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An Example Life On Why the Year 2023 Will Be Recognized As The Year 1877 2.0: A Discussion with Sylvester James Gates, Jr.

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Thurgood Marshall Hall

The end of the 'First Reconstruction Era' is often recognized as having occurred with the date of 31 March 1877. The speaker had long puzzled over a date to mark the end of the 'Second Reconstruction Era' and will present his life's trajectory as one example to suggest that history will likely place the date of 29 June 2023 as the answer to the puzzle.

About the Speaker

Sylvester James Gates, Jr. holds the Clark Leadership Chair in Science and holds a joint appointment in the Department of Physics and the School of Public Policy. During his decades with the UMD Department of Physics, he was named a Distinguished University Professor, University System of Maryland Regents Professor, and John S. Toll Professor of Physics at the University of Maryland. Known for his pioneering work in supersymmetry and supergravity, areas closely related to string theory, Gates was also an affiliate mathematics professor.

Gates earned two Bachelor of Science degrees (in physics and mathematics) and his Ph.D. in physics from the Massachusetts Institute of Technology. In 1984, Gates co-authored Superspace: One Thousand and One Lessons in Supersymmetry, the first comprehensive book on supersymmetry, and joined the UMD faculty as an associate professor. Four years later, he became the first African American to hold an endowed chair in physics at a major U.S. research university.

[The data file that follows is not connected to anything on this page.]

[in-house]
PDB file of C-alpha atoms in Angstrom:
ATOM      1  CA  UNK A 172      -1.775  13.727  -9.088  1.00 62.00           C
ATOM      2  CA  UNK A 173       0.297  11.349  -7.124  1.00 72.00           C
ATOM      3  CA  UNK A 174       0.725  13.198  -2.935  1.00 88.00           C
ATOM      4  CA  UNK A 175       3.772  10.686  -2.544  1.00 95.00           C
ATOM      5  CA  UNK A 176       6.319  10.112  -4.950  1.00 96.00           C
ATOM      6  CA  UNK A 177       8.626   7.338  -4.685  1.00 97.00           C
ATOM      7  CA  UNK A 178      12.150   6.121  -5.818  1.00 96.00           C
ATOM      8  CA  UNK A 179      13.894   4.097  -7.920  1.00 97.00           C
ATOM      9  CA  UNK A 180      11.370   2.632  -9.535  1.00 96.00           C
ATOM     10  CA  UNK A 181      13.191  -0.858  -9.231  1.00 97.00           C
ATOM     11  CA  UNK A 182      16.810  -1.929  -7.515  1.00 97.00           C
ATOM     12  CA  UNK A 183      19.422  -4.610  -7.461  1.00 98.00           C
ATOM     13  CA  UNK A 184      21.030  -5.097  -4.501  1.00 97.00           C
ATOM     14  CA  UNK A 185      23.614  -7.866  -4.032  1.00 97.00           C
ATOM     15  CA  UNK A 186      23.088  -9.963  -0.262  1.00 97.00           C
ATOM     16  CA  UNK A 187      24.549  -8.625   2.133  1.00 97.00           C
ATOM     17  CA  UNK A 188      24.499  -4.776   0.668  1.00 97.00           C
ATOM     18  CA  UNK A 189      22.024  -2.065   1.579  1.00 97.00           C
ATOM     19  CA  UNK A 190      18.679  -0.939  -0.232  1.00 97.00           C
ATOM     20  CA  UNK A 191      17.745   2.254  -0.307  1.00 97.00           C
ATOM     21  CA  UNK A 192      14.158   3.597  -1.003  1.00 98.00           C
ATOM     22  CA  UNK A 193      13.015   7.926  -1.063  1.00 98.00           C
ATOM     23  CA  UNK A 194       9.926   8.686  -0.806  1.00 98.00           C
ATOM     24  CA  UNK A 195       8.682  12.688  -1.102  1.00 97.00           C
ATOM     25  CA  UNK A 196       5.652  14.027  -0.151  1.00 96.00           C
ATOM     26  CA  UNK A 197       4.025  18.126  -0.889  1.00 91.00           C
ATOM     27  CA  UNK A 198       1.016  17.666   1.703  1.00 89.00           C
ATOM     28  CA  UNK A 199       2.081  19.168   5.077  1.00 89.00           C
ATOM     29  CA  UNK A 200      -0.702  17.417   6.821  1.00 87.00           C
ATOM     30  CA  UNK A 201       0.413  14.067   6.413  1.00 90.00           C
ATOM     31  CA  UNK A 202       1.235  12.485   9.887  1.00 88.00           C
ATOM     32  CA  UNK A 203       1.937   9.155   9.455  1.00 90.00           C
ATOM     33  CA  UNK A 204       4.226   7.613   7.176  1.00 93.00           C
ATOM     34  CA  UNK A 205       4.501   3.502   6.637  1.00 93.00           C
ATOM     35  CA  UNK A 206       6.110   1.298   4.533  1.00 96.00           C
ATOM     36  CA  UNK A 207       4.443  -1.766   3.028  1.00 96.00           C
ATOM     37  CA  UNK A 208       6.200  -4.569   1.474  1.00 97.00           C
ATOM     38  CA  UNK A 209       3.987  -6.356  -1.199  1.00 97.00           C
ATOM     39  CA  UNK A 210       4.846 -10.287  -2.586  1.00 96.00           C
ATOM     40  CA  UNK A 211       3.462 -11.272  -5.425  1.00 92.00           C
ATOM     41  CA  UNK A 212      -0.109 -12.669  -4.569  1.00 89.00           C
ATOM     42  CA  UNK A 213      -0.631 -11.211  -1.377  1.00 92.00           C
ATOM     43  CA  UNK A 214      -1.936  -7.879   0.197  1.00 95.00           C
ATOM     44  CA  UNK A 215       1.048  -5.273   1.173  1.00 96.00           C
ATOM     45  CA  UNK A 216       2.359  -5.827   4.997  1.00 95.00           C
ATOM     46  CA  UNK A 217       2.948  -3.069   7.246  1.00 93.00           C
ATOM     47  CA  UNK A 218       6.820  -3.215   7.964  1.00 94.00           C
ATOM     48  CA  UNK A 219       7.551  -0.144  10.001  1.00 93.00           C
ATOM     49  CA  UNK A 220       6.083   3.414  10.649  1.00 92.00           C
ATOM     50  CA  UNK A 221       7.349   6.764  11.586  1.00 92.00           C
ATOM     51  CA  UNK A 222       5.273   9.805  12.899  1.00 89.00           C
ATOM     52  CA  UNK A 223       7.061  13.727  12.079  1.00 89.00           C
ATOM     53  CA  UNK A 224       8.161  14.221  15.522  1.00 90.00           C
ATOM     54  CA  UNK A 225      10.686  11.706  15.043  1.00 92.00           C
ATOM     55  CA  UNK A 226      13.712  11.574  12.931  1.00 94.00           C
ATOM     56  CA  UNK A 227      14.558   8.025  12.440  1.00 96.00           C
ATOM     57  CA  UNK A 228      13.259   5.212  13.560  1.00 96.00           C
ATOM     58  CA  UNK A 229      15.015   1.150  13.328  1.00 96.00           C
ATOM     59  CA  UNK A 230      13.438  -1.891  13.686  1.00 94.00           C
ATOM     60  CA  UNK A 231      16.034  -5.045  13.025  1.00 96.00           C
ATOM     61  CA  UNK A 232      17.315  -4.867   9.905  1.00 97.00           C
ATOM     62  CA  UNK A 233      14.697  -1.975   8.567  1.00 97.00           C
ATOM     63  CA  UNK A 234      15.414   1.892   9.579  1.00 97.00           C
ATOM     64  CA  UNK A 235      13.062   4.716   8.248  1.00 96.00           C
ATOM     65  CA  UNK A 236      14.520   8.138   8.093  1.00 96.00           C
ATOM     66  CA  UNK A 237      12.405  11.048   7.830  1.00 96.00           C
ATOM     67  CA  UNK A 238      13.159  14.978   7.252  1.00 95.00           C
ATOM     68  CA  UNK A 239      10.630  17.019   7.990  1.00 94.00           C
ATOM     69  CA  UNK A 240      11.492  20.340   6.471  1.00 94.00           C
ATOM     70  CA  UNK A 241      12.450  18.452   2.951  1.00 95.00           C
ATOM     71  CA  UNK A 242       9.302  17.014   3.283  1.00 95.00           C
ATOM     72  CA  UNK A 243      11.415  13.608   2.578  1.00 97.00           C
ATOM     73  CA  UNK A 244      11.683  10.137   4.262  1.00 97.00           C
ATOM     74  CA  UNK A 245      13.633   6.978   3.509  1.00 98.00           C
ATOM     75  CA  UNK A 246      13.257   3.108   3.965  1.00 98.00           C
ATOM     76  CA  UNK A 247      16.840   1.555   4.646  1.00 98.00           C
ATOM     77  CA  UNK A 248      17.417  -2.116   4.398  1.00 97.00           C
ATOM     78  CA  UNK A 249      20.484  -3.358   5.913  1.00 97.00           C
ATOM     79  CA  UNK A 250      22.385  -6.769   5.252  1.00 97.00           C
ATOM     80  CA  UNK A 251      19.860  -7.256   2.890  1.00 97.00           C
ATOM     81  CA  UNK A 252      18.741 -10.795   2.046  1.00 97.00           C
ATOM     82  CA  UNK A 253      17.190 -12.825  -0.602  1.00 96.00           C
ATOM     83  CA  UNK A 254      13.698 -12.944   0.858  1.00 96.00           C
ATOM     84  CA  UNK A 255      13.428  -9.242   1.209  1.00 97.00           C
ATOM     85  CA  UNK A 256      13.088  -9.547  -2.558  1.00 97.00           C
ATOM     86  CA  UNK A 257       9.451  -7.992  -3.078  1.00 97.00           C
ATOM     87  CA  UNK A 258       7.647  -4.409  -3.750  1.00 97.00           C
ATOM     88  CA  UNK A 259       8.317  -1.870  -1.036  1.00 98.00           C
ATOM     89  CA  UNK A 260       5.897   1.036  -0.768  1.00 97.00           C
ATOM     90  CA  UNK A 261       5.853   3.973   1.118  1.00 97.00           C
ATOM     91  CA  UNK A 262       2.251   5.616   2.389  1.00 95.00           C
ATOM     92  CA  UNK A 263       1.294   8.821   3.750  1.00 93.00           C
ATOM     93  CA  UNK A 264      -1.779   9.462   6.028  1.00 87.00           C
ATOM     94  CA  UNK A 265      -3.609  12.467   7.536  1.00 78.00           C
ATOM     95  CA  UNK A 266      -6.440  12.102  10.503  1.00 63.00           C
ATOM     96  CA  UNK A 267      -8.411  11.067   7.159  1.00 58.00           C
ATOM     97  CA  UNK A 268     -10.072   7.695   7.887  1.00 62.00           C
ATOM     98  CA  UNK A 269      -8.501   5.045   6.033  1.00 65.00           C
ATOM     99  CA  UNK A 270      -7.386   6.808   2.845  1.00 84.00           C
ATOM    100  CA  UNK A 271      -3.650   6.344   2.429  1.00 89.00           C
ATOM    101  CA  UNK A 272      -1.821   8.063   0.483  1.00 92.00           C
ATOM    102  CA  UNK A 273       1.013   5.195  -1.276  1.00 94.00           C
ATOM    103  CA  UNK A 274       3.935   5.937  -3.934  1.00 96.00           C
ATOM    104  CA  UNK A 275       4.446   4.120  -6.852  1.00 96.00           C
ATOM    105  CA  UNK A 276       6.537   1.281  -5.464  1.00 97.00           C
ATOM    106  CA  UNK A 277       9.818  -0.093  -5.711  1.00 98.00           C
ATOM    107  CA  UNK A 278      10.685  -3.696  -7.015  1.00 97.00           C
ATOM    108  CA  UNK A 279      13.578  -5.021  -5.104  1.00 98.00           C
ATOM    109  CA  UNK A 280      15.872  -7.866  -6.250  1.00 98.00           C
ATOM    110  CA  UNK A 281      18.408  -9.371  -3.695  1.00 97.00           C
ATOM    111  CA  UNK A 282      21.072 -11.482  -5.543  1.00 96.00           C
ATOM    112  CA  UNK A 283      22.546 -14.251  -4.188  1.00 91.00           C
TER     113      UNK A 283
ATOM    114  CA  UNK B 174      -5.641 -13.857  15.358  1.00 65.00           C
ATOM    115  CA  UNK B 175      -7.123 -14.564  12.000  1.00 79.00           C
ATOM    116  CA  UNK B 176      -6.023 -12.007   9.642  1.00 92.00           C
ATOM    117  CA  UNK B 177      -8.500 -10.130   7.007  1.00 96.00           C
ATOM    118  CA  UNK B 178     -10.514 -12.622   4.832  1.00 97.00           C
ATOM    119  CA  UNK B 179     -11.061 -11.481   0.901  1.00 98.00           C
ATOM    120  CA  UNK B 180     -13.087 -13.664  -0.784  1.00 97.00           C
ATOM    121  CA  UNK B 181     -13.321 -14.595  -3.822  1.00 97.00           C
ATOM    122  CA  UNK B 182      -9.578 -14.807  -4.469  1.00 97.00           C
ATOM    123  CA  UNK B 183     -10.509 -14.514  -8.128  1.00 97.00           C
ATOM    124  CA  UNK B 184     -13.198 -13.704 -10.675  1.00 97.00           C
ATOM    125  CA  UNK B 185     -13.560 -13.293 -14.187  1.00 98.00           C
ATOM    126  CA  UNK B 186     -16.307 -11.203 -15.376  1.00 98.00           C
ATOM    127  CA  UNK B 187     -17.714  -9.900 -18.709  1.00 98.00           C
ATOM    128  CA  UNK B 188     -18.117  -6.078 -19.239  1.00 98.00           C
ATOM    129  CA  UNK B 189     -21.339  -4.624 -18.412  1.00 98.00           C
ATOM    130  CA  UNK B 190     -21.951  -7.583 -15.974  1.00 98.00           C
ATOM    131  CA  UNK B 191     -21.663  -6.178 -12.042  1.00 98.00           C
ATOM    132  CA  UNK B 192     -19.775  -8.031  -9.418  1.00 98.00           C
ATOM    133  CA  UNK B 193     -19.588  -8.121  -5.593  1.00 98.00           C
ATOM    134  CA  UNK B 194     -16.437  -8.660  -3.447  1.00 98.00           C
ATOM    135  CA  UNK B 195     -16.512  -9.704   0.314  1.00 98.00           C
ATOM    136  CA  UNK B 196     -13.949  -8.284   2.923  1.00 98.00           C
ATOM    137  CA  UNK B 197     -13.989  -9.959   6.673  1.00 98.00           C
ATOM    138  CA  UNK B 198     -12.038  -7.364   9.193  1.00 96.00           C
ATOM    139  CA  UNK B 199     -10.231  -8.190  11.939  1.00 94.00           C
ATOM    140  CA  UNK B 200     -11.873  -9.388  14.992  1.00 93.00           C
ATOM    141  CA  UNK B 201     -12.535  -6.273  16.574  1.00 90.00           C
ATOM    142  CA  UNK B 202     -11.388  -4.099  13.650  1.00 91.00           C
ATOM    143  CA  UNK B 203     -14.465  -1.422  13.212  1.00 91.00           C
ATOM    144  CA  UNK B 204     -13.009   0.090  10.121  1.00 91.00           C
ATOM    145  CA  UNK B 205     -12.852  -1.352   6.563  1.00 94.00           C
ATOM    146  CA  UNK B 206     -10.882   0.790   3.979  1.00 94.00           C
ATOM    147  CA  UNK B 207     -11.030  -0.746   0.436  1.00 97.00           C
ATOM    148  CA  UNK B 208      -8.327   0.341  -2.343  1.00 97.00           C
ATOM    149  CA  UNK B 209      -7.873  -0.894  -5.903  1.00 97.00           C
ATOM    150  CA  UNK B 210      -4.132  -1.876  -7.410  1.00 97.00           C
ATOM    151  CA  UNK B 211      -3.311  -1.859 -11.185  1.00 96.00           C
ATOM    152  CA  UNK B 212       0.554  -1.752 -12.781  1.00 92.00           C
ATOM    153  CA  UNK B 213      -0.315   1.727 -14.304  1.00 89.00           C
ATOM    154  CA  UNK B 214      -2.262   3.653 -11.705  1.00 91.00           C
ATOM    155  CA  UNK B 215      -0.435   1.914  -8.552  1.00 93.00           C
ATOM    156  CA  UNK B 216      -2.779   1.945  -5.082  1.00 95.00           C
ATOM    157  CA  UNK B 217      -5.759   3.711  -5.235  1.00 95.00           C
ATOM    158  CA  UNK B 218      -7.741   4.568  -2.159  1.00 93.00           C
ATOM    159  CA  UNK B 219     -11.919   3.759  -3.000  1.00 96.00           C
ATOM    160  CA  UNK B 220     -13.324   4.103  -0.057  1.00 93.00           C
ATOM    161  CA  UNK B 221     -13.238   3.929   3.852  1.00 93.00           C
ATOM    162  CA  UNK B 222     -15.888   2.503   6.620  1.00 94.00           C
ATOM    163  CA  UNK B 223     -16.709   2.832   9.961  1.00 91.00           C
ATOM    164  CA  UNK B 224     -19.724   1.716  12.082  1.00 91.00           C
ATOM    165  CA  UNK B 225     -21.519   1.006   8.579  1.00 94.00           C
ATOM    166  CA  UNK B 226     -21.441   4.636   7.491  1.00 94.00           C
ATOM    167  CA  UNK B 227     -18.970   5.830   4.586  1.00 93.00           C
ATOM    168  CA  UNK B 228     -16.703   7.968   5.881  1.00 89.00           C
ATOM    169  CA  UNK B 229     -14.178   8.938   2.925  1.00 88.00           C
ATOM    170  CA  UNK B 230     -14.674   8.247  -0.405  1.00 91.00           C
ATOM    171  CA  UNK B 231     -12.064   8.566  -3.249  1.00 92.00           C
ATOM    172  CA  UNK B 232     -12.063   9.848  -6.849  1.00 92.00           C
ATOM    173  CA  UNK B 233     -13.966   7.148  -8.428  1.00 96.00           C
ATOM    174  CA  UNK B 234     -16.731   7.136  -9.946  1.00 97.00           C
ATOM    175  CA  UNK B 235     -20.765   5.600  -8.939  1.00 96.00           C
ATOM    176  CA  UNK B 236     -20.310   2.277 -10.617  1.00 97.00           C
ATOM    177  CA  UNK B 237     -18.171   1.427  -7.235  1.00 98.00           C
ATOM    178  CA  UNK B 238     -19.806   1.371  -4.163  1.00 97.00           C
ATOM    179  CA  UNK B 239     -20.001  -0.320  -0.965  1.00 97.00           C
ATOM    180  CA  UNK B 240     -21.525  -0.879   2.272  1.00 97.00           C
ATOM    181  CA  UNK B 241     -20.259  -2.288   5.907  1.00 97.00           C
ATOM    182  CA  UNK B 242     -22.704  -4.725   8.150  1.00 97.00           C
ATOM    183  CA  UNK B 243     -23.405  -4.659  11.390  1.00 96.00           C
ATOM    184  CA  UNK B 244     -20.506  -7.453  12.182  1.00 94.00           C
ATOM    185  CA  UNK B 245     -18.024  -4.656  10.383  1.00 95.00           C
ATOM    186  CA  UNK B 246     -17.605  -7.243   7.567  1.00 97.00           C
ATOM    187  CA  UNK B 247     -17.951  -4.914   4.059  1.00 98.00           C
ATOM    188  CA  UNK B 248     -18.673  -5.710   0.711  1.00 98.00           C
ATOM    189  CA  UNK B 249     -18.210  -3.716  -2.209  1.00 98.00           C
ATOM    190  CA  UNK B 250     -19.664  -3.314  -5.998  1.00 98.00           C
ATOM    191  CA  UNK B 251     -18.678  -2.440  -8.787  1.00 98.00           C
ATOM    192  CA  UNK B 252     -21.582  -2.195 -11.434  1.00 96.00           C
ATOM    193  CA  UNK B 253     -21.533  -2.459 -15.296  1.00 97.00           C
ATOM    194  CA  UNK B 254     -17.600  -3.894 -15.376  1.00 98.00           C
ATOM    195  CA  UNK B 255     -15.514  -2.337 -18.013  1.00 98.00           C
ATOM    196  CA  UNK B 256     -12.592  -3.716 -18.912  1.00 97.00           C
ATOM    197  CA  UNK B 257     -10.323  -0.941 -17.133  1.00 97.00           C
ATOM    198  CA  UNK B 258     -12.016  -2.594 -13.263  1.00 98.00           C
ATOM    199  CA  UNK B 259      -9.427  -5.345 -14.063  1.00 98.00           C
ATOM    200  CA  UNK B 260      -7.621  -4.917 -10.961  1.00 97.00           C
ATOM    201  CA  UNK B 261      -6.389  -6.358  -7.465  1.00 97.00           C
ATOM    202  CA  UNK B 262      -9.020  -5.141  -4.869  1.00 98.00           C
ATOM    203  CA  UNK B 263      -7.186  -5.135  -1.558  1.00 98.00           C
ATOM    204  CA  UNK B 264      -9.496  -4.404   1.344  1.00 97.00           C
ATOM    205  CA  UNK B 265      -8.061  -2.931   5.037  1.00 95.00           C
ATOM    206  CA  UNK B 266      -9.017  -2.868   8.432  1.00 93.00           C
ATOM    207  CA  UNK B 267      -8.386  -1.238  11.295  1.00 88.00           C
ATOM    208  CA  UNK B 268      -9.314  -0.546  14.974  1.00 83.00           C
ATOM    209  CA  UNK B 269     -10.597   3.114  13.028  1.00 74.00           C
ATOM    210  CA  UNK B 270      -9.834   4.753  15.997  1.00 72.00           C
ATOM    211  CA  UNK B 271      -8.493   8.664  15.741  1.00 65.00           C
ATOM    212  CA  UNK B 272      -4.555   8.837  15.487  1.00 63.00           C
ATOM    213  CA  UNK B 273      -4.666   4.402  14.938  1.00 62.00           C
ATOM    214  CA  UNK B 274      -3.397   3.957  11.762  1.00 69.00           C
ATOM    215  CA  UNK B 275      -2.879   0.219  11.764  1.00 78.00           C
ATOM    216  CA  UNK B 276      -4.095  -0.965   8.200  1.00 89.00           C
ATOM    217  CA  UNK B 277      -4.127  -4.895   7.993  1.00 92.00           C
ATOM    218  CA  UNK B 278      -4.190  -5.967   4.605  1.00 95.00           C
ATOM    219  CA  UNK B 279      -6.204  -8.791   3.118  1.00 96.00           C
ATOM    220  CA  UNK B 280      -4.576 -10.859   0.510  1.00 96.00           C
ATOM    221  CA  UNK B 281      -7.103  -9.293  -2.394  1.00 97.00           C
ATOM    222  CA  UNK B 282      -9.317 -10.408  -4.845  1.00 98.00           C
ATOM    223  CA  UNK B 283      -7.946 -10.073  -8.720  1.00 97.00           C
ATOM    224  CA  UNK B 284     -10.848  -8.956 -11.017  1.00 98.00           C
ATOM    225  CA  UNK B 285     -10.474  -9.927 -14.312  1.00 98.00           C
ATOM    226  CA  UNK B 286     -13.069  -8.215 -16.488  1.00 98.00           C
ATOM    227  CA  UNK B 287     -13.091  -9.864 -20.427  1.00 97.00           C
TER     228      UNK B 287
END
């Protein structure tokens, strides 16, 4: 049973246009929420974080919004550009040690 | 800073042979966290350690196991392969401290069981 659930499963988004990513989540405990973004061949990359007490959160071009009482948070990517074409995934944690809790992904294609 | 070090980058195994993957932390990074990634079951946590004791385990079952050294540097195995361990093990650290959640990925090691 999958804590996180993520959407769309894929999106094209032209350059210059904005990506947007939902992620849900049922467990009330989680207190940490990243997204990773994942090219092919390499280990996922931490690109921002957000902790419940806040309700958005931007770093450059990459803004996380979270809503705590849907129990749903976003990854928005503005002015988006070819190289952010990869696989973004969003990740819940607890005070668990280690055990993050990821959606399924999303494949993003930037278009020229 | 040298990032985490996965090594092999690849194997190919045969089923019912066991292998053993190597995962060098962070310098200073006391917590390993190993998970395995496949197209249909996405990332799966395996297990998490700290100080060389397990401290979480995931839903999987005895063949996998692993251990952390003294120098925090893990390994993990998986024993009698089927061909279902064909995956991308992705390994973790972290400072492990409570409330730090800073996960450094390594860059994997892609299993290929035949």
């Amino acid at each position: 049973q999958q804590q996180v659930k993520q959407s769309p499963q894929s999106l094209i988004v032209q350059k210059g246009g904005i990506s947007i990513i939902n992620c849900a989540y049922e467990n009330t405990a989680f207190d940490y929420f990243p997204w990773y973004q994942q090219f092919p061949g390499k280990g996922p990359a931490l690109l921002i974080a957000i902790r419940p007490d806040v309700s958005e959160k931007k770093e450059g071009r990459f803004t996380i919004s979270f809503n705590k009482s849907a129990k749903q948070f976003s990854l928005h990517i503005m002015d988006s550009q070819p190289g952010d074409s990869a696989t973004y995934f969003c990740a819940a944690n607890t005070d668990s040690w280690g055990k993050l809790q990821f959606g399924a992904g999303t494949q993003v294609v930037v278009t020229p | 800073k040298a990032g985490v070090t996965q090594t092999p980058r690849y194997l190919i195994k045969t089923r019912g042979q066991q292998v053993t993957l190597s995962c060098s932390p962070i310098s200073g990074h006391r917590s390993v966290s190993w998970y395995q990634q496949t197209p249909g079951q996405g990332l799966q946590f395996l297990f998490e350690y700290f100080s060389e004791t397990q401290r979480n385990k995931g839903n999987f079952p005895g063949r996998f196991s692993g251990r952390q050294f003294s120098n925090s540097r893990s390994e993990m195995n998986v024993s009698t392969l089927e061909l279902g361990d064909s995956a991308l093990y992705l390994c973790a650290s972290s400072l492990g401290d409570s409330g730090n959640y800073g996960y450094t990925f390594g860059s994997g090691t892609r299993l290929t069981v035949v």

The author of more than 200 research papers and a member of the National Academy of Sciences, Gates has been featured in dozens of video documentaries, including five in 2015. For his contribution to science and research, he received the National Medal of Science from President Obama in 2013. Gates has served on the U.S. President’s Council of Advisors on Science and Technology, the National Commission on Forensic Science, and the Maryland State Board of Education. He is a strong advocate for science, technology, engineering and mathematics education. He has served as president of both the National Society of Black Physicists and the American Physical Society.


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School of Public Policy

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